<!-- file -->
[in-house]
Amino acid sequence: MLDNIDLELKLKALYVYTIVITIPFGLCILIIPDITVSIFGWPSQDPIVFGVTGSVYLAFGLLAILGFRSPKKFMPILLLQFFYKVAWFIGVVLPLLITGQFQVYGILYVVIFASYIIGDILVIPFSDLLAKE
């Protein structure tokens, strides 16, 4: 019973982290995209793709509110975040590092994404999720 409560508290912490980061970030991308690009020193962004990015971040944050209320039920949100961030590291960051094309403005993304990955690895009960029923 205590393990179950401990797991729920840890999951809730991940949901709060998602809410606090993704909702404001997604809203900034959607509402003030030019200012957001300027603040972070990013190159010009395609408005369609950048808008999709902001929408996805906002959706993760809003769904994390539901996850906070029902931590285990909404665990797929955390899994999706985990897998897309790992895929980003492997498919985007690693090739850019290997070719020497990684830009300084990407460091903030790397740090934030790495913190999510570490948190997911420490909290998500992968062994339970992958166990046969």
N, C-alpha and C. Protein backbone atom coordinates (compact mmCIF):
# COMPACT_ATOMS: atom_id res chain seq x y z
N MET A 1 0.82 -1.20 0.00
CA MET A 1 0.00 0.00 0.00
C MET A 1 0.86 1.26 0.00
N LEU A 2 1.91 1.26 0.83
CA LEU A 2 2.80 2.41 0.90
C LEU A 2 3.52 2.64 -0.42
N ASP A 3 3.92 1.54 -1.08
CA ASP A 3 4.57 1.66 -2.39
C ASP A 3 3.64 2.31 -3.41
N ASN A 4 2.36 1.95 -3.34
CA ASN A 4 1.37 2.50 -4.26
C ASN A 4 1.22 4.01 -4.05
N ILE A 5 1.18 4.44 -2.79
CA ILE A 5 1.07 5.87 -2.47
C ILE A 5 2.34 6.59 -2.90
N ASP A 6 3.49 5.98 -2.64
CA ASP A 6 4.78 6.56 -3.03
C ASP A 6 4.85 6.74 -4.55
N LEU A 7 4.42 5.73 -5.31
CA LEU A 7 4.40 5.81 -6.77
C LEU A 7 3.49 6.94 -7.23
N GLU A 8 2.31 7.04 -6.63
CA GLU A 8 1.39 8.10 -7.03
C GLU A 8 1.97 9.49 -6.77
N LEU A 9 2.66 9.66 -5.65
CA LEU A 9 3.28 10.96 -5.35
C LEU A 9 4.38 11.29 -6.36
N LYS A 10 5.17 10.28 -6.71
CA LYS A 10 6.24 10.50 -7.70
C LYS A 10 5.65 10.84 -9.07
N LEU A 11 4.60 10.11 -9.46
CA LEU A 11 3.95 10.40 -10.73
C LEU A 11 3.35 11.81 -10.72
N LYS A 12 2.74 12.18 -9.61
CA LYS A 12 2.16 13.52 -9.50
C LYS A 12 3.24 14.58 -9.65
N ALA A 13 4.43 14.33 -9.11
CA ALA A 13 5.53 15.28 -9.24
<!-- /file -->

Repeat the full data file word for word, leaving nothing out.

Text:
[in-house]
Amino acid sequence: MLDNIDLELKLKALYVYTIVITIPFGLCILIIPDITVSIFGWPSQDPIVFGVTGSVYLAFGLLAILGFRSPKKFMPILLLQFFYKVAWFIGVVLPLLITGQFQVYGILYVVIFASYIIGDILVIPFSDLLAKE
């Protein structure tokens, strides 16, 4: 019973982290995209793709509110975040590092994404999720 409560508290912490980061970030991308690009020193962004990015971040944050209320039920949100961030590291960051094309403005993304990955690895009960029923 205590393990179950401990797991729920840890999951809730991940949901709060998602809410606090993704909702404001997604809203900034959607509402003030030019200012957001300027603040972070990013190159010009395609408005369609950048808008999709902001929408996805906002959706993760809003769904994390539901996850906070029902931590285990909404665990797929955390899994999706985990897998897309790992895929980003492997498919985007690693090739850019290997070719020497990684830009300084990407460091903030790397740090934030790495913190999510570490948190997911420490909290998500992968062994339970992958166990046969």
N, C-alpha and C. Protein backbone atom coordinates (compact mmCIF):
# COMPACT_ATOMS: atom_id res chain seq x y z
N MET A 1 0.82 -1.20 0.00
CA MET A 1 0.00 0.00 0.00
C MET A 1 0.86 1.26 0.00
N LEU A 2 1.91 1.26 0.83
CA LEU A 2 2.80 2.41 0.90
C LEU A 2 3.52 2.64 -0.42
N ASP A 3 3.92 1.54 -1.08
CA ASP A 3 4.57 1.66 -2.39
C ASP A 3 3.64 2.31 -3.41
N ASN A 4 2.36 1.95 -3.34
CA ASN A 4 1.37 2.50 -4.26
C ASN A 4 1.22 4.01 -4.05
N ILE A 5 1.18 4.44 -2.79
CA ILE A 5 1.07 5.87 -2.47
C ILE A 5 2.34 6.59 -2.90
N ASP A 6 3.49 5.98 -2.64
CA ASP A 6 4.78 6.56 -3.03
C ASP A 6 4.85 6.74 -4.55
N LEU A 7 4.42 5.73 -5.31
CA LEU A 7 4.40 5.81 -6.77
C LEU A 7 3.49 6.94 -7.23
N GLU A 8 2.31 7.04 -6.63
CA GLU A 8 1.39 8.10 -7.03
C GLU A 8 1.97 9.49 -6.77
N LEU A 9 2.66 9.66 -5.65
CA LEU A 9 3.28 10.96 -5.35
C LEU A 9 4.38 11.29 -6.36
N LYS A 10 5.17 10.28 -6.71
CA LYS A 10 6.24 10.50 -7.70
C LYS A 10 5.65 10.84 -9.07
N LEU A 11 4.60 10.11 -9.46
CA LEU A 11 3.95 10.40 -10.73
C LEU A 11 3.35 11.81 -10.72
N LYS A 12 2.74 12.18 -9.61
CA LYS A 12 2.16 13.52 -9.50
C LYS A 12 3.24 14.58 -9.65
N ALA A 13 4.43 14.33 -9.11
CA ALA A 13 5.53 15.28 -9.24